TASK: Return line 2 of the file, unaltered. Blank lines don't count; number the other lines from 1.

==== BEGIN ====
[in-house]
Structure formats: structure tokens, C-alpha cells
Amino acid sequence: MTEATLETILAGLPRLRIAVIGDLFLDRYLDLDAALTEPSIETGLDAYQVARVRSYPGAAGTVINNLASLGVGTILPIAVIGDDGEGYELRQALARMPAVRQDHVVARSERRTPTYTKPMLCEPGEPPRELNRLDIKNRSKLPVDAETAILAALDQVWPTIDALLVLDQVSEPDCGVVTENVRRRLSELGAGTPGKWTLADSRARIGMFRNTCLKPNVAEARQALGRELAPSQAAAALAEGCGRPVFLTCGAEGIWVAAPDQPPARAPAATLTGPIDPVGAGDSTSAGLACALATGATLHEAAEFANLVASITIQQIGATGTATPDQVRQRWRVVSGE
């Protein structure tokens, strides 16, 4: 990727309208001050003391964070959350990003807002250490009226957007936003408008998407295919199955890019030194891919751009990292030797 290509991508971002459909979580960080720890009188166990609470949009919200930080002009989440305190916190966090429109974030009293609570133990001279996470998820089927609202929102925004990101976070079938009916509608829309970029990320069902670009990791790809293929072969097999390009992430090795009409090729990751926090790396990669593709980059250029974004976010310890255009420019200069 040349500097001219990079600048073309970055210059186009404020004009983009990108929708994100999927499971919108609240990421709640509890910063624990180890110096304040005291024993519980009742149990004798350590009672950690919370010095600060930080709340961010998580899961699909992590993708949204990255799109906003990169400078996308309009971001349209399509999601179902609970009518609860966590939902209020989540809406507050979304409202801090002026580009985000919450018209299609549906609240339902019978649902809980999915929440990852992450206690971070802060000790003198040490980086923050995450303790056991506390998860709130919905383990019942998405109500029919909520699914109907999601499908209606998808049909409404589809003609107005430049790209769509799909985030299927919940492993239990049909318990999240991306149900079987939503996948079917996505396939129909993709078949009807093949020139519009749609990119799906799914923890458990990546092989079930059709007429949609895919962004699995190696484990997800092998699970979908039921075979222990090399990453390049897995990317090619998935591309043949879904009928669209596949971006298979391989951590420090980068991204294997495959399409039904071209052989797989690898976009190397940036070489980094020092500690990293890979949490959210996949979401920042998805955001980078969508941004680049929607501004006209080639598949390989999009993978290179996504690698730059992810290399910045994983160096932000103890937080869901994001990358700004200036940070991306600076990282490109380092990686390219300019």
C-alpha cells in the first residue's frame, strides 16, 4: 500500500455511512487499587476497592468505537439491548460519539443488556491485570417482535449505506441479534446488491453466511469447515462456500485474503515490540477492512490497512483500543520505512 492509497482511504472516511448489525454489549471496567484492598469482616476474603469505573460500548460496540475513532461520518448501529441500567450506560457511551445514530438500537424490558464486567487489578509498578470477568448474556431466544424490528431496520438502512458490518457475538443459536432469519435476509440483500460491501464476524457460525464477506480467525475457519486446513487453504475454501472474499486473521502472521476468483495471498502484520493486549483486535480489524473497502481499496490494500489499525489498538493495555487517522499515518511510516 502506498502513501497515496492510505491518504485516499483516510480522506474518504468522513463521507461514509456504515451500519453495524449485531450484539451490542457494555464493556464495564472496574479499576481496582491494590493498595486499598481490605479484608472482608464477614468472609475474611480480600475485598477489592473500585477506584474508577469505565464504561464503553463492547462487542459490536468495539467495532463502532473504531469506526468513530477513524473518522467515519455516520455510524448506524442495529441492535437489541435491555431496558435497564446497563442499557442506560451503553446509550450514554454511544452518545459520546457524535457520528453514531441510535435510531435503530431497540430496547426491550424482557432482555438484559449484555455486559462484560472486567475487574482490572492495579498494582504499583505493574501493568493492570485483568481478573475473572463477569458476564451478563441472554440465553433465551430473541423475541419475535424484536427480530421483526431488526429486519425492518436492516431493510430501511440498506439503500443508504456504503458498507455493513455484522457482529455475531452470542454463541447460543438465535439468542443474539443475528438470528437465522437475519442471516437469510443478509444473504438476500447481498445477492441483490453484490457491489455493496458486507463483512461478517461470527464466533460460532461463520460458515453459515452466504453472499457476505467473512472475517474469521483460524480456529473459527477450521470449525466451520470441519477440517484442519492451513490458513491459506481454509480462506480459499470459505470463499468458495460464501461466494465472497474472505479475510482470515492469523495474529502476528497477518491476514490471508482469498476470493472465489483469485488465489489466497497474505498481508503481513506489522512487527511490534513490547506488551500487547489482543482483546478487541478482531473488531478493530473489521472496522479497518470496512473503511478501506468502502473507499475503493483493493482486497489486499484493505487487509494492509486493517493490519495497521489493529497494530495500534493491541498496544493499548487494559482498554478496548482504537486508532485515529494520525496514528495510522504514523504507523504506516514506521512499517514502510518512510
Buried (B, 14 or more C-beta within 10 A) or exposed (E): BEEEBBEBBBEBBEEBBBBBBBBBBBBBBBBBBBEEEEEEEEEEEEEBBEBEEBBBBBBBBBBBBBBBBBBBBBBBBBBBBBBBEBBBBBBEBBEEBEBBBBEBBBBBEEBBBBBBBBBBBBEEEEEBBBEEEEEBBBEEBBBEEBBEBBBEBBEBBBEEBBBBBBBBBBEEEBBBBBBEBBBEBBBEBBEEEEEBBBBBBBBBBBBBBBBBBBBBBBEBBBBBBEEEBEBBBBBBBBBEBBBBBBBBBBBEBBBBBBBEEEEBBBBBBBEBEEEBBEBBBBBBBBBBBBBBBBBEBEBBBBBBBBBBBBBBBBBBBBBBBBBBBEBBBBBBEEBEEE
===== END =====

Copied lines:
Structure formats: structure tokens, C-alpha cells